|A chef cooks before reporters and spectators at a booth set up by the Korean Food Foundation during the 2017 Madrid Fusion Food Festival in Spain, Jan. 24. The foundation, affiliated with the Ministry of Agriculture, Food and Rural Affairs, took part in the global food fair to showcase a variety of Korean dishes using fermented soybean paste and other homegrown ingredients. / Courtesy of Ministry of Agriculture, Food and Rural Affairs|
By Lee Hyo-sik
Korea's efforts to make Korean food a favorite of diners across the world is proceeding as planned, as more and more people from other countries became fans of kimchi, bulgogi and other local dishes.
The government has spent tens of millions of dollars over the years to promote Korean food, branded as "hansik," by paying TV broadcasters in Europe and the United States to air documentaries about various Korean dishes to increase awareness among Westerners. Newspapers and magazines also regularly carry stories about what Koreans eat.
Various state agencies have been offering cooking classes at overseas cultural centers, increasing the popularity of the nation's food among people from all over the world.
They also provided assistance to restaurants with Korean cuisine on their menus through financial and other support to help them develop dishes and upgrade services, and consequently attract more diners.
In addition, "hallyu," the Korean cultural wave, and a surge in foreign visitors to Korea have helped promote Korean food.
The globalization effort began in 2009 under the former Lee Myung-bak administration as a project of first lady Kim Yoon-ok, but lost steam under former President Park Geun-hye.
But the Ministry of Agriculture, Food and Rural Affairs and other state agencies are determined to reignite the globalization campaign to help improve Korea's brand image abroad and bolster outbound shipments of domestic agricultural and fisheries products.
"After mobilizing all possible resources to promote Korean food over the years, we have achieved tangible results that more people from other nations are becoming aware and fond of local dishes," said Lee Chang-il, deputy director of the agriculture ministry's food industry promotion division.
According to a recent ministry survey, about 64.3 percent of New Yorkers were aware of Korean food in 2016, up from 24.2 percent in 2011.
Besides Korean restaurants abroad, such as Danji in New York, a growing number of local restaurant franchises have made inroads into foreign markets in recent years, riding on the increasing popularity of Korean food. A total of 73 franchises operated 732 restaurants overseas in 2016, up from 234 restaurants by 41 chains in 2012, the ministry said.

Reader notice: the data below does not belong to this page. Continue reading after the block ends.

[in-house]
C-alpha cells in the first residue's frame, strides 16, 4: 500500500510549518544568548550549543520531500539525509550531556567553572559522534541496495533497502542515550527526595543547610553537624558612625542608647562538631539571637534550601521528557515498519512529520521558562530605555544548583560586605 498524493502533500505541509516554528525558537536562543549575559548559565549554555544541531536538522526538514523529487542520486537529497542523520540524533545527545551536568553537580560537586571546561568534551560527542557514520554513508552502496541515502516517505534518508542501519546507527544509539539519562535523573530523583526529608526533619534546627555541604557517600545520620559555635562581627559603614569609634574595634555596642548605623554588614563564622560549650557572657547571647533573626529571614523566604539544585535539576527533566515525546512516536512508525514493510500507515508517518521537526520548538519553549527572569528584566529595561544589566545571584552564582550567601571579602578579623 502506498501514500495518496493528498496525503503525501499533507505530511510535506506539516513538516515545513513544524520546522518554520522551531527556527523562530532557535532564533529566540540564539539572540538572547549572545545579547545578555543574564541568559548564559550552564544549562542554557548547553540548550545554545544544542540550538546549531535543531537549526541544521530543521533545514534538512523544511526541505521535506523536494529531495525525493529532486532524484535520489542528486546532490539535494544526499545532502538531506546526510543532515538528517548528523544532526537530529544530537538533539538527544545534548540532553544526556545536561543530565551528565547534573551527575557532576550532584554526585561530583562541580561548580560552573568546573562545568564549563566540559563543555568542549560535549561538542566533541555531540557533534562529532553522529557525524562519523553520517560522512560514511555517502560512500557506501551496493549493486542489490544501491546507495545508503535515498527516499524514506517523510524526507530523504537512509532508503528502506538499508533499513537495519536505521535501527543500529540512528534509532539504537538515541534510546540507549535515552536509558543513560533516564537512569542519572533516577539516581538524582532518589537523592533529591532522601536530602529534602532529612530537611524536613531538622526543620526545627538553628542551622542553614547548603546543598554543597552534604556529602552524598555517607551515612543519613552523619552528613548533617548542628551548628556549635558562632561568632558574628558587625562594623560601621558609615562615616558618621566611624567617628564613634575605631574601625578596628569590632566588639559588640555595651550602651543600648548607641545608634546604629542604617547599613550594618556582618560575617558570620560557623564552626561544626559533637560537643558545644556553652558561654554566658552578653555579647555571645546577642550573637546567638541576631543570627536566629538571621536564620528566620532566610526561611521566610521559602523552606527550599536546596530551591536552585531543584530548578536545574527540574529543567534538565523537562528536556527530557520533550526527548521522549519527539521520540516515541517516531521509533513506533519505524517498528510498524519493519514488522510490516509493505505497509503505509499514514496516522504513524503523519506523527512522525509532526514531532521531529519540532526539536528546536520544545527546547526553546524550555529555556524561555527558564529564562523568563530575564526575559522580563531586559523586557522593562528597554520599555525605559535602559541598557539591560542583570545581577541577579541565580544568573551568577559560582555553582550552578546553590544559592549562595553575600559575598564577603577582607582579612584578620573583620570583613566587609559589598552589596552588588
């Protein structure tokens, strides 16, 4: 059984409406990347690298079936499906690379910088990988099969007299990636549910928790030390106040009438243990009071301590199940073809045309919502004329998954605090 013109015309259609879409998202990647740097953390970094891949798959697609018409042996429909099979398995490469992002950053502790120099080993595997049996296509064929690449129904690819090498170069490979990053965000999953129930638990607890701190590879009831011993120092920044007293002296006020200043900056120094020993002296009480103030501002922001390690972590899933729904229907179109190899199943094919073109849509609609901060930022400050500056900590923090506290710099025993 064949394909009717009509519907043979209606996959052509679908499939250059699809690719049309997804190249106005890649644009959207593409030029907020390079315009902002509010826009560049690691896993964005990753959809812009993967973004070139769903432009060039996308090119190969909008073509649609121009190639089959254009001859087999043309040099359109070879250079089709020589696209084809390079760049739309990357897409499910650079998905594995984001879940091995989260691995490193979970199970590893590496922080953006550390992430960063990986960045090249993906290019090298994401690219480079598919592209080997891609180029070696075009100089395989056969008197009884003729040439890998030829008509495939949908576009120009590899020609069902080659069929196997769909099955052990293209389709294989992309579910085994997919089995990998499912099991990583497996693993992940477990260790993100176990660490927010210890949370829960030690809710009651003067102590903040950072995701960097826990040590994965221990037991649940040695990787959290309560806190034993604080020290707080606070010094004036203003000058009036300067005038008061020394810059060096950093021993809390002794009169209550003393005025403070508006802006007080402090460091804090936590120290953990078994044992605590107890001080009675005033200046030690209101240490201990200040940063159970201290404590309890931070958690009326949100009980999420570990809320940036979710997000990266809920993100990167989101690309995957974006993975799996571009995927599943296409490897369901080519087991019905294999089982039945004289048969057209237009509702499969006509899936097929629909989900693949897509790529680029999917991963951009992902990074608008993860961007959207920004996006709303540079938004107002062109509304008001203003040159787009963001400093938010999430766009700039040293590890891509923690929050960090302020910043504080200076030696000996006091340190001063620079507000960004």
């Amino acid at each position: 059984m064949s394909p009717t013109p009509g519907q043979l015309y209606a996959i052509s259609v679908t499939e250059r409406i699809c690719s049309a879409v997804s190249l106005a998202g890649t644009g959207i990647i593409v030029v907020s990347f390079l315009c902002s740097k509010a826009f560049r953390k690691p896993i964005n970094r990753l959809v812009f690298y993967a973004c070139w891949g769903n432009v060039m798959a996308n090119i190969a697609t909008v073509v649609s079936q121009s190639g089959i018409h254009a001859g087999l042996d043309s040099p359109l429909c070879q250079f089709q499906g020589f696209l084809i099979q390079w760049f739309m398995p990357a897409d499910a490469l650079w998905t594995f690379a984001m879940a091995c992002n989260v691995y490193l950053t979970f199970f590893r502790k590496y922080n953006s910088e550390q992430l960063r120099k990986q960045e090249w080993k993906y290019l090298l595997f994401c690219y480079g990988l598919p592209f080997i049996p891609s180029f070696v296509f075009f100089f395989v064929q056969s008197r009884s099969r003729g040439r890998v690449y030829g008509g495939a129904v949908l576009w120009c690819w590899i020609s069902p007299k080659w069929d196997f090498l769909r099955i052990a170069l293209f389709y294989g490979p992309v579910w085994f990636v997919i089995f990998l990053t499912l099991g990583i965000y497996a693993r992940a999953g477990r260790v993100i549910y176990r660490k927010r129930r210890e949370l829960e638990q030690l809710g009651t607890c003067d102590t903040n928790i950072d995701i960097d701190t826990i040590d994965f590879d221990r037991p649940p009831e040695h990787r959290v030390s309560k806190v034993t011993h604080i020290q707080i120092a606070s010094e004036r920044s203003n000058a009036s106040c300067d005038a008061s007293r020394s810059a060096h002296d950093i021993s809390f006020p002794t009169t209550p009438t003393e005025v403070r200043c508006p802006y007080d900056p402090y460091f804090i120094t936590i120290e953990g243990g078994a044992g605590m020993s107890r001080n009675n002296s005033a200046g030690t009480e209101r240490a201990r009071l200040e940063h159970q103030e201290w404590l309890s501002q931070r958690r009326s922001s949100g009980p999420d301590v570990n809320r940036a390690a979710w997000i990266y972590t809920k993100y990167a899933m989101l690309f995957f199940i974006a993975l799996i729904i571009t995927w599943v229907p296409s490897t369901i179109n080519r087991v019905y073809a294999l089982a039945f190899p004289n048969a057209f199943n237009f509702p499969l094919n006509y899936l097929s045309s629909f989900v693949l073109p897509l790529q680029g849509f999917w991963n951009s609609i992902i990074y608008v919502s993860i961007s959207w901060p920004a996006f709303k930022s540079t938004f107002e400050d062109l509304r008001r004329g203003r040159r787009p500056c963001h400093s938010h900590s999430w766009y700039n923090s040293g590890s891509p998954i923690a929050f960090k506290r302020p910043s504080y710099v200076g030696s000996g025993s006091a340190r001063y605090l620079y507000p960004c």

For instance, CJ Foodville, one of the country's largest food companies, has been opening restaurants in the U.S., China and Singapore. One of the firm's brands, Bibigo, serves bibimbap, or rice with a mixture of vegetables and meat, and bulgogi, or sliced and seasoned barbecued beef, among others.
In addition, a growing number of Korean restaurants awarded with Michelin stars have helped improve Korea's image among foreign diners. So far, a total of 14 restaurants here, such as Gaon and La Yeon serving a variety of Korean dishes, have been awarded with the stars.
|Agriculture Vice Minister Lee Jun-won, right, holds a bottle of Irish wine with Paschal Donohoe, Ireland's minister for public expenditure and reform, during the Ireland-Korea Cuisine and Cultural Exchange at the Korean Food Cultural Center in Seoul, March 14. The event was organized by the agriculture ministry and the Korean Food Foundation to promote cuisine from both countries. / Courtesy of Ministry of Agriculture, Food and Rural Affairs|
To further promote Korean food, the government set up the Korean Cuisine Cultural Center in Seoul last year and similar facilities abroad where foreigners can sample Korean dishes and learn how to cook them.
In 2016, a pan-government taskforce was also formed to have Korean food designated on UNESCO's intangible cultural heritage list, as well as introducing universal recipes for bulgogi and other widely known dishes so foreign chiefs and consumers can more easily prepare Korean food.
The agriculture ministry and other state bodies held or took part in a dozen food fairs and other events abroad, and had broadcasters in Hong Kong, Thailand, Singapore and elsewhere air a documentary series featuring kimchi and other Korean dishes in the context of the nation's culture and nature.
"There is no question that it is a time-consuming process to make Korean food one of the favorites among international diners. So Korea should give its campaign to globalize its food more time to succeed," the deputy director said. "Nonetheless, the government will not remain complacent with what it has achieved so far. We will continue to engage in a wide array of activities aimed at globalizing Korean food."
From now on, the agriculture ministry will play a largely supporting role in the hansik globalization campaign, Lee said, adding that it will not tell private entities what to do.
"The government will do what the private sector cannot do and encourage market players to get things done on their own," he said. "Korea needs to make concerted efforts to promote its cuisine abroad. The government will create an environment where all related organizations can better coordinate their efforts."
This article is sponsored by the Ministry of Agriculture, Food and Rural Affairs.